Children's Health

In vitro fertilization may increase risk of birth defects

IVF treatment.

IVF treatment.

Infants conceived through in vitro fertilization – a method of fertilizing an egg with a sperm outside the body – have an increased risk of being born with a birth defect, HealthDay News reported.

Researchers from the Mattel Children’s Hospital at UCLA analyzed hospital admission records of 51,000 babies born in California between 2006 and 2007.  Also examining other vital statistics such as prenatal information and following the child’s medical history through the first year of life, the scientists found that 3,500 babies suffered from significant congenital malformations.  About 4,800 of the 51,000 had been conceived through IVF treatments.

“Naturally conceived infants in the control arm of our study had a 6.6 percent baseline rate of major birth defects, while infants born after IVF had a 9 percent rate," study researcher Dr. Lorraine Kelley-Quon, a general surgery resident at Ronald Reagan UCLA Medical Center, told HealthDay News.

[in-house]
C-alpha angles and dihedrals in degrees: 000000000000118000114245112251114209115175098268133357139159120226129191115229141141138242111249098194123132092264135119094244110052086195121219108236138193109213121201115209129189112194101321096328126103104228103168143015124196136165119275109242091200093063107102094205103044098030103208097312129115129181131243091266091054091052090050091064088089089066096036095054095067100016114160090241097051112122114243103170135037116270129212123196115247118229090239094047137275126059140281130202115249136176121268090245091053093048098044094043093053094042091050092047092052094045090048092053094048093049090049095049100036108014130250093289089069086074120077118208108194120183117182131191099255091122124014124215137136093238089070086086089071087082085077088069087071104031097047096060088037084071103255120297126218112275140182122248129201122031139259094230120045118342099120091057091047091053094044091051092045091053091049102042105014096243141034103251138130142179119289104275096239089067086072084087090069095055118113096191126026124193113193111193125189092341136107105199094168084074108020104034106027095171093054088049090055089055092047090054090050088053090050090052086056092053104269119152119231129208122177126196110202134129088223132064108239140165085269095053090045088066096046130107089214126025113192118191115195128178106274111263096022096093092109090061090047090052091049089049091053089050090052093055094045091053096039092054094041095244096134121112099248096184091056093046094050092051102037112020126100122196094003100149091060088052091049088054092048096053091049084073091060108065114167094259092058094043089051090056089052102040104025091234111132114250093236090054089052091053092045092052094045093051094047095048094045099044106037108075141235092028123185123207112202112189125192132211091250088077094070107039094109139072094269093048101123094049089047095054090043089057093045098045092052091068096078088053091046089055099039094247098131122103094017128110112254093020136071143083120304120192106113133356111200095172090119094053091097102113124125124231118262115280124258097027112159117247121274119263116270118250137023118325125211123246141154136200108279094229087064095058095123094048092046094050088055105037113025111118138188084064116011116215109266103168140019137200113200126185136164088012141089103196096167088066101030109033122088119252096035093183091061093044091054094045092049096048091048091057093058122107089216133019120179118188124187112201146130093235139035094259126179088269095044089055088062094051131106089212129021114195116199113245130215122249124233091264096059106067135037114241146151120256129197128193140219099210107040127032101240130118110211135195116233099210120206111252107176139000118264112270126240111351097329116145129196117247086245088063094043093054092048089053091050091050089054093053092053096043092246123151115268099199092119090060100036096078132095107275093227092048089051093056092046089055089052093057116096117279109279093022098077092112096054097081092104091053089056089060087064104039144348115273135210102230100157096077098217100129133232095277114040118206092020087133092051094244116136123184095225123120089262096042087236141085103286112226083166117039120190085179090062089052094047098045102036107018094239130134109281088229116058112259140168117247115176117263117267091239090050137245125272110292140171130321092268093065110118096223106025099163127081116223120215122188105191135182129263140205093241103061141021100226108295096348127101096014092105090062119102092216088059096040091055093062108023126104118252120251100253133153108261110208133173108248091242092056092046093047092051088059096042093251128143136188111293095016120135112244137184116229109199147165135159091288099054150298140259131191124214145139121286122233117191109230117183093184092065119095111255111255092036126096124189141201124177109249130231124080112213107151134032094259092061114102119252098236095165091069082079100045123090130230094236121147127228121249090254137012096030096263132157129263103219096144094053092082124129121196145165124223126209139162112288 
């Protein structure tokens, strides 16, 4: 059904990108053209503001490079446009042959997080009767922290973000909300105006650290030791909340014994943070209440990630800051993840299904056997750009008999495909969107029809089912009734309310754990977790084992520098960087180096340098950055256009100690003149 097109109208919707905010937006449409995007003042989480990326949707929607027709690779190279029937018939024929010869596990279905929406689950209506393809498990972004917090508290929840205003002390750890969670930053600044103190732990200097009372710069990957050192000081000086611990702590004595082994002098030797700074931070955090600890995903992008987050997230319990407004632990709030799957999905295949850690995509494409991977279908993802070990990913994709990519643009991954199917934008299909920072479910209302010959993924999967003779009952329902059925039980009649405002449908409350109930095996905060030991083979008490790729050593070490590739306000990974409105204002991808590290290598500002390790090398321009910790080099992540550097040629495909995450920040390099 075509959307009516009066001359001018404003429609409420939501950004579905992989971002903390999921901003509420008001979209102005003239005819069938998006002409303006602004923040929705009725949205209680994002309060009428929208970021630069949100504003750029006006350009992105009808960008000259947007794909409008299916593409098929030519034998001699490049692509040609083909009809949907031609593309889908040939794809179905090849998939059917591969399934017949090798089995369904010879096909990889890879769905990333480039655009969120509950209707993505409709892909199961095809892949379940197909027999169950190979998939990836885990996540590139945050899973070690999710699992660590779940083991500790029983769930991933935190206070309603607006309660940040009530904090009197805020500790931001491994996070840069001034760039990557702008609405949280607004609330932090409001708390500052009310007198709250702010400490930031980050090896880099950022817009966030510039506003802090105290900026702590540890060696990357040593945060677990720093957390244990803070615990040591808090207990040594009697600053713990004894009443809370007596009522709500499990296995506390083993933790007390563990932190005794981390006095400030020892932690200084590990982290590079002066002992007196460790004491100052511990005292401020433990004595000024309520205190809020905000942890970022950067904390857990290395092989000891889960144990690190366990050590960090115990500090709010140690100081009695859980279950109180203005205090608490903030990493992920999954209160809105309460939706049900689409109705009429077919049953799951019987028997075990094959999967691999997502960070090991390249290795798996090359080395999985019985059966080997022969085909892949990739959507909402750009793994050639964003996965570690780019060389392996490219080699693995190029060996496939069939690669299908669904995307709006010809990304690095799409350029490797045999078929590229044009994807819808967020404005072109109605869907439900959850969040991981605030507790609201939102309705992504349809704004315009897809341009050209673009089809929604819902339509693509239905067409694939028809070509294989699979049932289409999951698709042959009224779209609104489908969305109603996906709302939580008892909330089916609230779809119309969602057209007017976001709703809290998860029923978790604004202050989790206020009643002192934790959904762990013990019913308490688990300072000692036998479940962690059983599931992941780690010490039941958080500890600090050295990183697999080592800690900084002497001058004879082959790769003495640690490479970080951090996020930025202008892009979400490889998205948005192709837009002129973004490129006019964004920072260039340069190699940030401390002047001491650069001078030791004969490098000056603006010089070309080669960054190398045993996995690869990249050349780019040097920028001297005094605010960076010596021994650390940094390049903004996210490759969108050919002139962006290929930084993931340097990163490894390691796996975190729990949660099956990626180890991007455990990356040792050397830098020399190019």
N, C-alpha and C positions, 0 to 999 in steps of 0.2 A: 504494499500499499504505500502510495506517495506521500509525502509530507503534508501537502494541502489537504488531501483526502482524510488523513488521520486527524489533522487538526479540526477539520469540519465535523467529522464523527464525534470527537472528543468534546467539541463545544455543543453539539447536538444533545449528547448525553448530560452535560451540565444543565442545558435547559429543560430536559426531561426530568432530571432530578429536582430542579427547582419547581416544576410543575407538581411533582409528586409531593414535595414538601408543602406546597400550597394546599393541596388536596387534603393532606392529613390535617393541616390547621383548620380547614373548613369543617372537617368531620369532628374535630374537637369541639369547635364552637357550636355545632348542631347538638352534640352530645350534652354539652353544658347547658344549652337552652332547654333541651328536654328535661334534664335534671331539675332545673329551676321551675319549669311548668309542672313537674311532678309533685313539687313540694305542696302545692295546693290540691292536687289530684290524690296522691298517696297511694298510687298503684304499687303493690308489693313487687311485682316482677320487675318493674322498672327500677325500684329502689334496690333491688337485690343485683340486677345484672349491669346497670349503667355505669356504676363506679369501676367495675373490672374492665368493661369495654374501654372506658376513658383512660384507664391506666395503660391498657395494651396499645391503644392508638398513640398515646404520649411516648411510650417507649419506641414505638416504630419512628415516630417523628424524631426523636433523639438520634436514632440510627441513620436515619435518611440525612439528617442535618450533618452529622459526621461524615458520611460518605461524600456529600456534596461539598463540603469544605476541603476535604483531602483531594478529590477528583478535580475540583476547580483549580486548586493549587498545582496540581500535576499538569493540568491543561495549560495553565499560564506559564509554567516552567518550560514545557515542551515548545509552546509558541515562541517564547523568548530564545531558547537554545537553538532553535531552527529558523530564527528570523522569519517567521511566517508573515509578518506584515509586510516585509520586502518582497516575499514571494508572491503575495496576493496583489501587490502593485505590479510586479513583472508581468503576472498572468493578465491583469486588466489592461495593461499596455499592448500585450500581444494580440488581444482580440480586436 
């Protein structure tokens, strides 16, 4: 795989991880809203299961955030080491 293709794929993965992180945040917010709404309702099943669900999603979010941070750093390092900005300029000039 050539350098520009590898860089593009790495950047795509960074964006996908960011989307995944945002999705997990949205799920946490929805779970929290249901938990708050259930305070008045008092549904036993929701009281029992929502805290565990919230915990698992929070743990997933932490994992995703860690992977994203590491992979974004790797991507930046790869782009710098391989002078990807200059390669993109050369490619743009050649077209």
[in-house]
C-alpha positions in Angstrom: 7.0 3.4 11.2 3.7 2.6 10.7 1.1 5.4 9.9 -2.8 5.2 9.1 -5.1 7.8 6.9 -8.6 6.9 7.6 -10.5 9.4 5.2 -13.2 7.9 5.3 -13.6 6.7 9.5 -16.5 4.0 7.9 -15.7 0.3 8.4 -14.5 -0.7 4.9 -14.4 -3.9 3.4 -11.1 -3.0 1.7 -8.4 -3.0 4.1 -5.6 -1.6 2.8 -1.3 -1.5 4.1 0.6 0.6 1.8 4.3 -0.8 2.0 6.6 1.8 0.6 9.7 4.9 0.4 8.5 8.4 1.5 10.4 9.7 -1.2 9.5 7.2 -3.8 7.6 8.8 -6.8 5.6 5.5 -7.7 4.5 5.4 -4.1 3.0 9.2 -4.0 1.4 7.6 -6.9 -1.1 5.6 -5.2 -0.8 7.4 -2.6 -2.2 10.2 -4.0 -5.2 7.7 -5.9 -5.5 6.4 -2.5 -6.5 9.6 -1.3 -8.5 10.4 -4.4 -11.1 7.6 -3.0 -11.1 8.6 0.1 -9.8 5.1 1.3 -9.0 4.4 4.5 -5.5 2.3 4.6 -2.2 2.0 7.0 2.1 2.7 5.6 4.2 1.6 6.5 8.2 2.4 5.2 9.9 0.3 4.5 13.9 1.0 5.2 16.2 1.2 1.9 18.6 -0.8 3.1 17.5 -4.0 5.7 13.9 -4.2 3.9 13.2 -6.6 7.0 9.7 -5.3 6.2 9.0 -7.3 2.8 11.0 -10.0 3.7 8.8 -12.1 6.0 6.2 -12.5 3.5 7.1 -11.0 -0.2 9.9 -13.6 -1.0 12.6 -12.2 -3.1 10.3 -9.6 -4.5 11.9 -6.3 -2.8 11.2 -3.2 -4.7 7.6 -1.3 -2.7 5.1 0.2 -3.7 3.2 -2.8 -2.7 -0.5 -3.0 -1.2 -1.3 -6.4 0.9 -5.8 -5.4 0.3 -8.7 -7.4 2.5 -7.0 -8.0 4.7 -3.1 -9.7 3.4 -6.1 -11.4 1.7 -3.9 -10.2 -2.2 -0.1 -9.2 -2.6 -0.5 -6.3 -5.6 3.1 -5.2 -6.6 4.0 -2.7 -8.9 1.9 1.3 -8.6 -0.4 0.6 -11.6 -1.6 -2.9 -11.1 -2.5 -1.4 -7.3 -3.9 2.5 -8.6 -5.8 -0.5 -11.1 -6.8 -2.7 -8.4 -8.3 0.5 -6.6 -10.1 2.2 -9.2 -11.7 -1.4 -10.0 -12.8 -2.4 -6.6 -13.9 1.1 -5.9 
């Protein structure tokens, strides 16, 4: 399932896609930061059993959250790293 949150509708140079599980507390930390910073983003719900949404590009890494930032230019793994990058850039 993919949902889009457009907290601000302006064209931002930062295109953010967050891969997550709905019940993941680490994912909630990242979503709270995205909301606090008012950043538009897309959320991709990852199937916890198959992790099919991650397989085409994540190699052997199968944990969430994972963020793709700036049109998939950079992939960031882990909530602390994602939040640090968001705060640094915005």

According to Kelley-Quon, there is only a 3 percent rate of birth defects for the general population.  Researchers tracked three kinds of abnormalities in the study.  Eye problems occurred 0.3 percent in IVF infants as opposed to 0.2 percent in children naturally conceived; heart defects were found in 5 percent of IVF babies vs. 3 percent of those naturally conceived; and genital/urinary systems problems occurred in 1.5 percent of the IVF group, compared to 1 percent of the control.

"This translated to an odds ratio of 1.25, meaning there was a 25 percent increased risk of birth defects for infants born after IVF, compared to naturally conceived infants with similar baseline maternal and infant characteristics," Kelley-Quon told HealthDay news.

While numerous studies have looked at this relationship, the researchers said that more work needs to be done to better understand why IVF may increase this risk – if it does at all.  Kelley-Quon noted that parents should be informed, but the research isn’t meant to discourage them from seeking IVF treatment in order to conceive.

"They should be reassured that there are tens of thousands of infants born each year after IVF who are perfectly healthy," Kelley-Quon told HealthDay news. "The purpose of our research was to highlight an interesting association between IVF and birth defects. Our results do not prove that IVF causes birth defects."

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